Boris Johnson is attempting to do something past leaders have thought to be impossible: to rewire the whole system. The belief in No. 10 is that the British administrative state is deeply flawed, writes James Forsyth, but nevertheless it is relying on government, of a reformed kind, to deliver the changes it believes are crucial to this country’s future prosperity. So what will a rewired government look like? At the heart of the project are changes to the cabinet office. The departure of Sir Mark Sedwill as cabinet secretary and national security adviser is just the start. There will be limits to this revolution: Sedwill’s replacement will be a current or former permanent secretary. But this matters less, because the role of the cabinet secretary is about to change significantly. In the new disposition, the cabinet secretary’s most important role will be as head of the civil service. Meanwhile, the new No. 10 permanent secretary Simon Case will take on an expanded role in this new system. The domestic policy secretariat, which resolves disputes between government departments, will report to him. This team will have embedded in it something akin to Tony Blair’s delivery unit. Its role will be to chase policy across Whitehall, ensuring that there is follow-through on the government’s commitments. At the same time, the national security secretariat will report to David Frost, the new national security adviser. Thanks to the Covid crisis, ministers now accept that the state really does need reforming — that it has failed its stress test. Relying on the effectiveness of government is an uncomfortable place for any centre-right administration to be. But this is where Boris Johnson’s Conservatives find themselves. His future is dependent on his ability to make government work better.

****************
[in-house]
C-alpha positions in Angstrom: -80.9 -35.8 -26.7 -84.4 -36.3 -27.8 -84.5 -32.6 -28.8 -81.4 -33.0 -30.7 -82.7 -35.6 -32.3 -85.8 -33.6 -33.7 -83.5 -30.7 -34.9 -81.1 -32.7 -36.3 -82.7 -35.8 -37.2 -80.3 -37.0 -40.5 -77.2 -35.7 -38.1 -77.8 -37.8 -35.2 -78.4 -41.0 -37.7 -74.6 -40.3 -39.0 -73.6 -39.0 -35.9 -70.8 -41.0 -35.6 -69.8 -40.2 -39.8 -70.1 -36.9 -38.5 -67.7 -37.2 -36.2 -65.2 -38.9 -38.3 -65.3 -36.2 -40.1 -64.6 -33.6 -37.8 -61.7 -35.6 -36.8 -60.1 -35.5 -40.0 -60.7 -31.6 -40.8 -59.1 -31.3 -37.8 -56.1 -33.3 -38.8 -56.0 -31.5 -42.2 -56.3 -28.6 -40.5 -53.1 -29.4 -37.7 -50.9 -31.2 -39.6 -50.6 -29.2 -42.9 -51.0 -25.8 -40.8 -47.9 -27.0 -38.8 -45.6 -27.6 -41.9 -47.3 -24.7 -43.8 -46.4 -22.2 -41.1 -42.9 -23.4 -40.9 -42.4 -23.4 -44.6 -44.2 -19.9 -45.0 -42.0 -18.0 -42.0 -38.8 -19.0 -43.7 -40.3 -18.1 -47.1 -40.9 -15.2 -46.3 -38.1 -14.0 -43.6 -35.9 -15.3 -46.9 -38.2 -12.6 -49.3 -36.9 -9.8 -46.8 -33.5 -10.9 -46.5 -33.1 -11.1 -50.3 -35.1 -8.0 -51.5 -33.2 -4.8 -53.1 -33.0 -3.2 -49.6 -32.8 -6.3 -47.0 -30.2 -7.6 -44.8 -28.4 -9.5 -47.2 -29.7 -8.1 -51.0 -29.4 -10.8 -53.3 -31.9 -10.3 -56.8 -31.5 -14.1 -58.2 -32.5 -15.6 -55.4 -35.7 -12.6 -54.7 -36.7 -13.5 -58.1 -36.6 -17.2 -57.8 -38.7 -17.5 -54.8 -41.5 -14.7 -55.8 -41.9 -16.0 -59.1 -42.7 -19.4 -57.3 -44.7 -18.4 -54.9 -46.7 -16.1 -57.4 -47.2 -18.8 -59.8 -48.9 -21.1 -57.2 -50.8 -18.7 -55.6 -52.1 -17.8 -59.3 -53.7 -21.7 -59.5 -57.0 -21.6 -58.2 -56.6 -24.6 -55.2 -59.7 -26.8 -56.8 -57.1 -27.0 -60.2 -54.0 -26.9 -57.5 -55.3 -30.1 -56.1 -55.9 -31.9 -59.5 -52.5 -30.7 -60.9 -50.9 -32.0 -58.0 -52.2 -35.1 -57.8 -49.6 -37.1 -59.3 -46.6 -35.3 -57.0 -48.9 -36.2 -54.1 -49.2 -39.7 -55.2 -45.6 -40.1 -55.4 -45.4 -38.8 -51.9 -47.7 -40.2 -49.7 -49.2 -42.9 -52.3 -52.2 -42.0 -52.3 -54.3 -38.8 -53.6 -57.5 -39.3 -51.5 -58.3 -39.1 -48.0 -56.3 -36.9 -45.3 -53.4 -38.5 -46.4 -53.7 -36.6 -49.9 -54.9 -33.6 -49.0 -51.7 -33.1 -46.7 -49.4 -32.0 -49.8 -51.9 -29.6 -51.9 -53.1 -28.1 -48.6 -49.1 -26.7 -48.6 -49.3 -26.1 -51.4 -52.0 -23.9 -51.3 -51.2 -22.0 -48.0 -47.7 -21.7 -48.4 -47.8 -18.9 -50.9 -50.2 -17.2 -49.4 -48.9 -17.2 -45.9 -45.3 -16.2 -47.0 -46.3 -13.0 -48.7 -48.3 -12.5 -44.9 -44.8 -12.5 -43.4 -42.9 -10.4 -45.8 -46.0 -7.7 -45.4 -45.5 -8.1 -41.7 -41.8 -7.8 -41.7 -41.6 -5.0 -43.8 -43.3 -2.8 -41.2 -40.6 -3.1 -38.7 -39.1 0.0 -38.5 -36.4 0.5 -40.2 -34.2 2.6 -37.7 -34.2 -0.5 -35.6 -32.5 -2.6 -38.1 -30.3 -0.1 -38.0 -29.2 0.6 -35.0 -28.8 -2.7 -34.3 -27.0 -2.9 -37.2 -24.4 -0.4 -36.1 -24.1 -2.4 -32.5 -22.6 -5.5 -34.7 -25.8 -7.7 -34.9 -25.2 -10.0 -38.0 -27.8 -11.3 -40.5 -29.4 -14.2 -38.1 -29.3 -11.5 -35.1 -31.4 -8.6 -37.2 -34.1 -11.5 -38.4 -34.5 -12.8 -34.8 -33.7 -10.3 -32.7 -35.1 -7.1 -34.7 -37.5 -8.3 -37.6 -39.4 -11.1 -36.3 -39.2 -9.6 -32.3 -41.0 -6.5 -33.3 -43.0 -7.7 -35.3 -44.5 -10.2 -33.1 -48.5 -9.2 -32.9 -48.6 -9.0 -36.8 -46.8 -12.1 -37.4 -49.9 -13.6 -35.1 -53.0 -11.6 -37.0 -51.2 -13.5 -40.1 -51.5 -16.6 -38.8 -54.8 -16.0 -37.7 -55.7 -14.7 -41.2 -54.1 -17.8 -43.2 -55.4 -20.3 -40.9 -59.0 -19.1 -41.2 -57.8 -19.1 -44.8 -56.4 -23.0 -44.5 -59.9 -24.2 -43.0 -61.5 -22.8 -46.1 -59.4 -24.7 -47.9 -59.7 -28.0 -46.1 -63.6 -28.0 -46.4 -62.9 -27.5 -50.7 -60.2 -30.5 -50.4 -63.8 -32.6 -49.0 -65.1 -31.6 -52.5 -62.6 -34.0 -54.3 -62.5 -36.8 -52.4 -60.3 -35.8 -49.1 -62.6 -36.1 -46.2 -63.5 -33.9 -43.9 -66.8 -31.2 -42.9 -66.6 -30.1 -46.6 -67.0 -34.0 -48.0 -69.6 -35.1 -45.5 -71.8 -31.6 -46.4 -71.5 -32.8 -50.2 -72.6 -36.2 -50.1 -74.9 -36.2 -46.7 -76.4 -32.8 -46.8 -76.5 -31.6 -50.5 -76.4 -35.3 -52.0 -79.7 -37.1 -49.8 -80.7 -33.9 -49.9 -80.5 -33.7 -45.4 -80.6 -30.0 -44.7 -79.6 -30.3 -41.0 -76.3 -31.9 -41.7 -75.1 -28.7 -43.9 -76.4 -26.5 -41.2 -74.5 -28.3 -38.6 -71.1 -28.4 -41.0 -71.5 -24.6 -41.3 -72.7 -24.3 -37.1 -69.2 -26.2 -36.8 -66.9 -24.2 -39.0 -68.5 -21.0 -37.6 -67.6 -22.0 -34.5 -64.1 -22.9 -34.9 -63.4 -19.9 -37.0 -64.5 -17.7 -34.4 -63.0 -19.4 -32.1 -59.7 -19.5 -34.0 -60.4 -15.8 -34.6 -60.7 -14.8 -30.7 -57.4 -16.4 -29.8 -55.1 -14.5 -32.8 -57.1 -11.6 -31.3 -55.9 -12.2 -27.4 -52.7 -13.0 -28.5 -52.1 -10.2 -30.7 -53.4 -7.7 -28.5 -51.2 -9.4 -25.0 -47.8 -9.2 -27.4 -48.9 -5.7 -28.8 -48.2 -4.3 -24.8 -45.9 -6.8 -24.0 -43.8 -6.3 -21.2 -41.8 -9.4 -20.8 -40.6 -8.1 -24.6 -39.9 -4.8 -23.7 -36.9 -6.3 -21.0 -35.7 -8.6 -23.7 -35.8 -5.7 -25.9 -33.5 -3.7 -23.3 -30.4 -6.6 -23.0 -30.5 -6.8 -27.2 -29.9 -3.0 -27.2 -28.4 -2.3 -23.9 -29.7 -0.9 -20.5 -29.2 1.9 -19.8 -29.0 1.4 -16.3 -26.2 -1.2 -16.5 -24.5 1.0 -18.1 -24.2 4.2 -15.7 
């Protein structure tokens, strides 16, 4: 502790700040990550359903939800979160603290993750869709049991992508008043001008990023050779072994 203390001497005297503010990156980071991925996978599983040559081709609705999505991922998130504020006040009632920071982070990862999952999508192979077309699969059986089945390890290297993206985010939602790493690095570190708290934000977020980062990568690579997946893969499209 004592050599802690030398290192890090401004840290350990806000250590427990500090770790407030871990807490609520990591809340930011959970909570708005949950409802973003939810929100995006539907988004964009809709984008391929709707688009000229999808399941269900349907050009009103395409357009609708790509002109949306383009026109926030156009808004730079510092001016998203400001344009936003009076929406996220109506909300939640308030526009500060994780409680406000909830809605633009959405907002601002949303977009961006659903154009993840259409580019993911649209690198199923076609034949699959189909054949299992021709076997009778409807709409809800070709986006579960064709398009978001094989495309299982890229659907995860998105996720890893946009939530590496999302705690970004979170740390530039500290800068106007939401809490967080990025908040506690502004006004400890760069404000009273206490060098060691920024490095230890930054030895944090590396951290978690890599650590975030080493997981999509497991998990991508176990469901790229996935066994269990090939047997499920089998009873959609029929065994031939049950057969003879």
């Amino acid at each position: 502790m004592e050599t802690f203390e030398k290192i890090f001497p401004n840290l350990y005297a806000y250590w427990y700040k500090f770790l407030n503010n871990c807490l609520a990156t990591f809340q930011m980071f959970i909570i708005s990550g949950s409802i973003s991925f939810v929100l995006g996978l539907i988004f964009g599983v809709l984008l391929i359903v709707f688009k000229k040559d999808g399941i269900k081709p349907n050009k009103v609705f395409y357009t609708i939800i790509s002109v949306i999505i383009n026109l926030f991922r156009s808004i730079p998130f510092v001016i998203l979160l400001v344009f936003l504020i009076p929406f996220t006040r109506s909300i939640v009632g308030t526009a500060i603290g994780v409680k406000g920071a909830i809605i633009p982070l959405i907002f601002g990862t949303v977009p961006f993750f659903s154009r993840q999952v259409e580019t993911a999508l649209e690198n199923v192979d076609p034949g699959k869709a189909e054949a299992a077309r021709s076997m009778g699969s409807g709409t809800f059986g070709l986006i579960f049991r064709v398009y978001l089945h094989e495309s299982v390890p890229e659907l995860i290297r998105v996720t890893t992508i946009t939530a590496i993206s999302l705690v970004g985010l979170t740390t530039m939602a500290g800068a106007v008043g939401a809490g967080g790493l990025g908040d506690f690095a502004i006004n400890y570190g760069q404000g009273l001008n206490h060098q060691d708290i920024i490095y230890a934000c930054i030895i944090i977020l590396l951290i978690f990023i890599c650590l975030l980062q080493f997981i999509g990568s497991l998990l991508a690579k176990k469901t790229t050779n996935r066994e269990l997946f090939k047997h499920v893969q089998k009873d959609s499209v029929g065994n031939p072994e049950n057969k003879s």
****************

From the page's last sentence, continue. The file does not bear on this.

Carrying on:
2. Katy Balls: how Keir Starmer has already shaped Labour